As public schools debated what to do with their new academic freedom, private schools and preschools became centers of innovation, with programs rediscovering prerevolutionary pedagogy and freely borrowing teaching methods from Western Europe and the United States. Serving largely Western-oriented families intent on making progress up the newly reconstructed social ladder, private schools emphasize learning English and other critical skills. Student-to-teacher ratios are very low, and teacher salaries average about US$170 per month (about three times the average for a public school teacher). Tuition may be as much as US$3,000 per year, but some private schools charge parents according to their means, surviving instead on donations of money and time from wealthy parents. Unlike public schools, all private schools must pay for rent, utilities, and textbooks, and many have struggled to retain adequate building space.
The literacy rate in Russia is nearly 100 percent except in some areas dominated by ethnic minorities, where the rate may be considerably lower. According to the 1989 census, three-fifths of Russia's people aged fifteen and older had completed secondary school, and 8 percent had completed higher education. Wide variations in educational attainment exist between urban and rural areas. The 1989 census indicated that two-thirds of the country's urban population aged fifteen and older had finished secondary school, as compared with just under one-half of the rural population. Schools can award diplomas only in three languages--Russian, Tatar, and Bashkir--a requirement that puts many of the country's more than 100 ethnic groups at a disadvantage.
The VUZ category includes all of Russia's postsecondary educational institutions; in 1995 these totaled about 500, including forty-two universities. The other two types of VUZ are the institute and the polytechnic institute. Institutes, the largest of the three groups, train students in a specific field such as law, economics, art, agriculture, medicine, or technology. The polytechnic institutes teach the same range of subjects but without specialization in a single area. Most universities teach the arts and pure sciences.
The institute program consists of two phases. After completing two years of general studies, a student receives a certificate; he or she then may take an entrance examination to continue for two more years or terminate the program and seek a job. Completion of the next two years results in conferral of a baccalaureate degree. The next level of higher education is specialized study based on a research program in the area of future professional activity. This phase lasts at least two years, at the end of which the individual is designated a specialist in the chosen field. The top level of higher education is graduate work, which entails a three-year program of study and research leading to a degree of candidate (kandidat ), then finally to a degree of doctor of sciences (doktor nauk ).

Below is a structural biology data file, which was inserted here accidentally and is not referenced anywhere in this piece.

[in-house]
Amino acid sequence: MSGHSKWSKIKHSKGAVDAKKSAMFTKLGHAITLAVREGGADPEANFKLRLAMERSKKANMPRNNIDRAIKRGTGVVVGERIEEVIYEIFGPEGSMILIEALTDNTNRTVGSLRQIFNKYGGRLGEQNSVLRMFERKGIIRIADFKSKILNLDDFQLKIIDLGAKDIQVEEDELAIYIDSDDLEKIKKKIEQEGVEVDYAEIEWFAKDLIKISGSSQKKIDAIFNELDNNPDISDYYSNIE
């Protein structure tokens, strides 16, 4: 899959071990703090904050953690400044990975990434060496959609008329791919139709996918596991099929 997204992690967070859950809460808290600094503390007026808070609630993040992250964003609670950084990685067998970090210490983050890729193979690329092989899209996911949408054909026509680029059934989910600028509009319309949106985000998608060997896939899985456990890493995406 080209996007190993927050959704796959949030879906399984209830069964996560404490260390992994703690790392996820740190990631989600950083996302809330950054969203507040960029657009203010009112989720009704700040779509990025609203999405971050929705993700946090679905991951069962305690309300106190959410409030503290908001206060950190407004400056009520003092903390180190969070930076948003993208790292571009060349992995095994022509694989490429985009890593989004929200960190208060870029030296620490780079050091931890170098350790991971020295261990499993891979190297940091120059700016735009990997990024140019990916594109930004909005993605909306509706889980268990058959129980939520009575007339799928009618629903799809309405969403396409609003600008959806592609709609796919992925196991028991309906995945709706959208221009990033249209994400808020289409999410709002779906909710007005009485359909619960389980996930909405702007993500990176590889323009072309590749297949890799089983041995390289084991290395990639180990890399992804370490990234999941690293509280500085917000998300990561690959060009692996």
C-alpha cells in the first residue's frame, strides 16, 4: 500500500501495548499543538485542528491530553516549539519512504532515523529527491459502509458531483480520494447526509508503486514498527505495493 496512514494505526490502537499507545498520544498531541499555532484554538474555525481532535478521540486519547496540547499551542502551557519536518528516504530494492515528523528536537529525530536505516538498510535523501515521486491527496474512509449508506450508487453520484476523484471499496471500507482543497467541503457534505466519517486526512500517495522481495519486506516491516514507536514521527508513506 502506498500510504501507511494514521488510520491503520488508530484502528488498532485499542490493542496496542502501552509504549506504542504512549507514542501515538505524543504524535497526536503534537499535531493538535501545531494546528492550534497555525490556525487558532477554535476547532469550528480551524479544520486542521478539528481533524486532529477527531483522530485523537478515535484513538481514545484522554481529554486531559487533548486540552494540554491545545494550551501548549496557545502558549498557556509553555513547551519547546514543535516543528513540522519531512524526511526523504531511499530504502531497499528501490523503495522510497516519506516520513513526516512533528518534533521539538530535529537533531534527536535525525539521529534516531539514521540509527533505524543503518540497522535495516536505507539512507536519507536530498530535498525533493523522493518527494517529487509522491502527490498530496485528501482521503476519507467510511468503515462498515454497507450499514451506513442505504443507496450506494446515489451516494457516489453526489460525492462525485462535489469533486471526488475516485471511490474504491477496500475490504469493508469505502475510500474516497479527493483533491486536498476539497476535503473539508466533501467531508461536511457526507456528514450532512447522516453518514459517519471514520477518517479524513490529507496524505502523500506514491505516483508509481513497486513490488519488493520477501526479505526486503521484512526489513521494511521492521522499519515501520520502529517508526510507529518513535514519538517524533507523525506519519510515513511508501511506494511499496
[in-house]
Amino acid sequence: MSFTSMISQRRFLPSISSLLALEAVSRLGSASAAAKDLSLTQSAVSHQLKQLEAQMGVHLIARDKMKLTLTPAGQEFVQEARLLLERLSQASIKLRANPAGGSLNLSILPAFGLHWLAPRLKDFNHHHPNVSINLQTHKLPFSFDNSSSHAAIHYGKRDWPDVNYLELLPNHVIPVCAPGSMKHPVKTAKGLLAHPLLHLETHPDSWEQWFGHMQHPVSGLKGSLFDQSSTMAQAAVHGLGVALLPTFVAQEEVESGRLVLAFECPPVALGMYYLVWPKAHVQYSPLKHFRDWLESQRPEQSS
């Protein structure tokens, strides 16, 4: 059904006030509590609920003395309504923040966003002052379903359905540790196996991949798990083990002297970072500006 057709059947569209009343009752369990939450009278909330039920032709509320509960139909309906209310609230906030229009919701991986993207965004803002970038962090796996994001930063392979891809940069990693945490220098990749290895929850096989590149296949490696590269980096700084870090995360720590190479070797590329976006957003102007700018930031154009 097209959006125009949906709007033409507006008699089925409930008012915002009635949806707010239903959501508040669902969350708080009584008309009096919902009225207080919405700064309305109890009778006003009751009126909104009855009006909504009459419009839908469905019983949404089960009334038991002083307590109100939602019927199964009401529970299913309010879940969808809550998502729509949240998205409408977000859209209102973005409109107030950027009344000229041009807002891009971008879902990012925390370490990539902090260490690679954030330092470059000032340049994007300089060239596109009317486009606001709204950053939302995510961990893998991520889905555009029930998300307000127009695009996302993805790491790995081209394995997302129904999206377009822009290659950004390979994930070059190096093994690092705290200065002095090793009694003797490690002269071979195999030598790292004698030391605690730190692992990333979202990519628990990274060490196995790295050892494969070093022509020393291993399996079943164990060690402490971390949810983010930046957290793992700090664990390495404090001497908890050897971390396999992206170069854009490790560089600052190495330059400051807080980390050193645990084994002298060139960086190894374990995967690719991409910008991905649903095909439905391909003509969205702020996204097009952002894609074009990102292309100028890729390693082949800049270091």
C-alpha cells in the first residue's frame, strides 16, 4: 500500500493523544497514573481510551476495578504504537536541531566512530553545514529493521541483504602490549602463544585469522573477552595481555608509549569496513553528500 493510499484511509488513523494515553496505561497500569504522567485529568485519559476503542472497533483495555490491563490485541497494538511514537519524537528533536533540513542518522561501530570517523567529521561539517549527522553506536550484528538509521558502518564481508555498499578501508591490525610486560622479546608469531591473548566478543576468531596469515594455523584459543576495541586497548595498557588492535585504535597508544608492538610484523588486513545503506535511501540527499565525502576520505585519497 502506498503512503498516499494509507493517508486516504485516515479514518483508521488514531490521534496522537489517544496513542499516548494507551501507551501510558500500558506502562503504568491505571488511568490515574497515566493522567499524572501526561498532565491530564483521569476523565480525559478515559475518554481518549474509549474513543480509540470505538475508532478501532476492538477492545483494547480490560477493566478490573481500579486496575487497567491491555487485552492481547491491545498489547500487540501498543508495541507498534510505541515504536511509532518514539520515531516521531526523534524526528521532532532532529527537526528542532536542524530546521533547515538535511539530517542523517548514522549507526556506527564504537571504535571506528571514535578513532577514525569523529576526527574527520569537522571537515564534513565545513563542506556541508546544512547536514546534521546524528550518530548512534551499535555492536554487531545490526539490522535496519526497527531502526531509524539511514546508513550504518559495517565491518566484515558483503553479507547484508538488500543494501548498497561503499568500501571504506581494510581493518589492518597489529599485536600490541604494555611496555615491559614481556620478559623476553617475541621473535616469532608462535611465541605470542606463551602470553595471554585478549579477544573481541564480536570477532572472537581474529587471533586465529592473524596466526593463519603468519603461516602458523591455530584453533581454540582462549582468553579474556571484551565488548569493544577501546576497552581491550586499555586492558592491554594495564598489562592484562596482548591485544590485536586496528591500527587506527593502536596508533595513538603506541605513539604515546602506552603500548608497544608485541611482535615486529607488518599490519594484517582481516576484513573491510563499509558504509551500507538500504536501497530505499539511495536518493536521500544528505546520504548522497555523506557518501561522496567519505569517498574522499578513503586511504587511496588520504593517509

In the post-Soviet era, the system of higher education has undergone a more drastic transformation than the primary and secondary systems. Authority has moved from the center to agencies in local and subnational jurisdictions. About 14 percent of institutions of higher learning are located in the twenty-one republics of the federation (see table 13, Appendix). Under the new system, each VUZ can determine its own admissions policy and the content of its academic programs. These institutions also have their own financial resources and statutes of operation.
Most of Russia's universities are located in large cities. Moscow State University, which was founded in 1755 and has about 28,000 students and 8,000 teachers, enjoys the highest reputation. The Russian People's Friendship University in Moscow has about 6,500 students and 1,500 teachers, and St. Petersburg State University has about 21,000 students and 2,100 teachers.